A quickie

Dinner:  October 22, 2008

I learned to love brussels sprouts at an early age, but they’re another one of those cold-weather veggies I tend to prepare the same way over and over. I wanted to give them a starring role in a main dish, but I also wanted to avoid anything heavy or overly rich. I decided to pair them with mushrooms for meatiness, and a little of our stripped-off-the-cob-and-frozen “Butter & Sugar” corn for sweetness. Nutty farro provided a vehicle for the roasted and toasted veggies, which were all dressed in a light bath of sage brown butter. This was fast, simple, and really easy to put together – here’s what I did:

I halved my cleaned brussels sprouts and quartered the mushrooms, placing each of them on foil-lined baking sheets, giving them a light toss with kosher salt and a drizzle of olive oil, and then I roasted them in a 425 degree oven for about 20 minutes. About halfway through, I shook them around on their pans and tossed them with a drizzle of balsamic vinegar. While the veggies cooked, I had a pan of farro going on the stove – one cup farro, two cups water, and a healthy pinch of kosher salt. I melted a couple of ounces of butter in another pan, adding a handful of whole fresh sage leaves, which I removed to drain on a paper towel when they were crisp.

butter+sage

When the butter was nutty smelling and browned, I added the corn, letting it cook just briefly. When the farro was tender, I drained it and gave it a very brief rinse in hot water. The farro went into a large bowl, the roasted mushrooms and brussels went in as well, and the corn and brown butter went on top. I gave it a gentle toss to coat and combine everything, tossed in all but a few of the fried sage leaves, tossed again and plated, finishing with shards of Parmagiano Reggiano and the remaining sage leaves for garnish.

A little brown, but surprisingly good.

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11 thoughts on “A quickie

  1. Well, that’s funny, we just had farro with sage for dinner last night! Ours had orange zest and chickpeas instead of mushrooms and sprouts – I recommend it. The brown butter sounds like a fabulous addition.

  2. Yum. Have never cooked farro (and should probably make more headway on the assorted half-containers of grains etc in my pantry before I do) but LOVE the idea of brussels spouts with fried sage, which is absolutely one of my favorite things ever.

  3. Looks fantastic. I heart brussels sprouts. Have you ever had them in pasta? It’s one of our favorite meals in my house. (Here’s my recipe, a take-off from something on epicurious) http://happy-mouth.blogspot.com/2008/02/coming-out-of-dark.html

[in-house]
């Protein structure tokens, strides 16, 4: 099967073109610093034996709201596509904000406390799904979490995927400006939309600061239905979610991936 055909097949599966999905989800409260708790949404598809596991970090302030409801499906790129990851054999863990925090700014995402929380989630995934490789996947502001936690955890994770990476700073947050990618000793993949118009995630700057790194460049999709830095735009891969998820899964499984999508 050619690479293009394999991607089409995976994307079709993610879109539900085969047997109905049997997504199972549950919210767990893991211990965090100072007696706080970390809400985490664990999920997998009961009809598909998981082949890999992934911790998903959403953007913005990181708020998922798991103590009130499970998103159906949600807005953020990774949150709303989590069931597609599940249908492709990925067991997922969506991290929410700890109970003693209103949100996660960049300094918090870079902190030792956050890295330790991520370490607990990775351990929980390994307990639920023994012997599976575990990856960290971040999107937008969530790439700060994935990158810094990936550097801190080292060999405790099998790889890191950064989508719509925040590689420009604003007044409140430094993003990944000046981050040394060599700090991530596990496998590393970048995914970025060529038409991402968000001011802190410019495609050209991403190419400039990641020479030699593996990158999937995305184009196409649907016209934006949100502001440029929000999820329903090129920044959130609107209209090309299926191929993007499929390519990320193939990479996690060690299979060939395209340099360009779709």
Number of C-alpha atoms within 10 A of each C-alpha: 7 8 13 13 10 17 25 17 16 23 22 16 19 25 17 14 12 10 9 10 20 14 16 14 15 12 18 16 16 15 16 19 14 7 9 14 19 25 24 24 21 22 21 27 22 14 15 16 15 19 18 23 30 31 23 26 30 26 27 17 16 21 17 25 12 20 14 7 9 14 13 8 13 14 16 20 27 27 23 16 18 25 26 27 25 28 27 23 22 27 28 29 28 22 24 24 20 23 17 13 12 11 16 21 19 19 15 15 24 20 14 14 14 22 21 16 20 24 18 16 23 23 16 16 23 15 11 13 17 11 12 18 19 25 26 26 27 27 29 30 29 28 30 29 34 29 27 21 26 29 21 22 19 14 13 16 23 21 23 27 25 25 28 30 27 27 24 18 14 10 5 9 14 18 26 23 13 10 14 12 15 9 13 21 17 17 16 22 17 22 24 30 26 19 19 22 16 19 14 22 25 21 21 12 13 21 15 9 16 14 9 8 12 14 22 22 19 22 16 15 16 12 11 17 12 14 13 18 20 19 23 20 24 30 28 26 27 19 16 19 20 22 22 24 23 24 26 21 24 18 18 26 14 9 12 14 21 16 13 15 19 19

p.s. you inspired me to make my own butter…i have always loved it, so much in fact, i used to sneak whole pats of it when i was young and shove them in my little mouth and just let it melt. the thought is gross now, but when i was little, it was the best!

  4. I love brussels sprouts roasted. This sounds wonderful. And I’m really enjoying that you are including what you’ve done to create these dishes the last few days. Thank you!

  5. meals with brussels sprouts always look so appealing and autumnal, but i just don’t like ’em. maybe i need to try different preparations – like this one, because i love everything else in here, AND it uses farro, my favorite of all grains.

  6. I love roasted brussel sprouts but never thought of combining them with something. I bet some orzo would be great too! (oh, like that recipe Katie posted above!)

  7. Hi Jennifer-
    I just read your entry about your meat eating/shopping locally etc and I just had to comment because I am in complete agreement. I also live in a place, San Francisco, where buying locally is a given. It wasn’t until I was in Savannah, GA earlier this year that I realized how spoiled I was. While shopping for dinner at Publix I was amused by the fact that I flew all the way to Savannah to eat California potatoes, and tomatoes, and corn, and drink California wine. Living in the lovely bubble of the Bay Area sometimes one forgets that not every town has their own CowGirl Creamery and Neiman Ranch at their fingertips. I often forget that most of this country buys what I consider my local food. But I think that making sure your food is healthy (aka hormone, artificial color and flavor and trans-fat free) is something that all Americans can easily do, even those with more limited resources and pocket books. And eating with the seasons. I suppose we all might do that more as money gets tighter. There’s a reason that asparagus costs $5.00 right now and the stores are bursting with citrus. But I love your blog and I hope that I can one day get mine to match your amazing quality!

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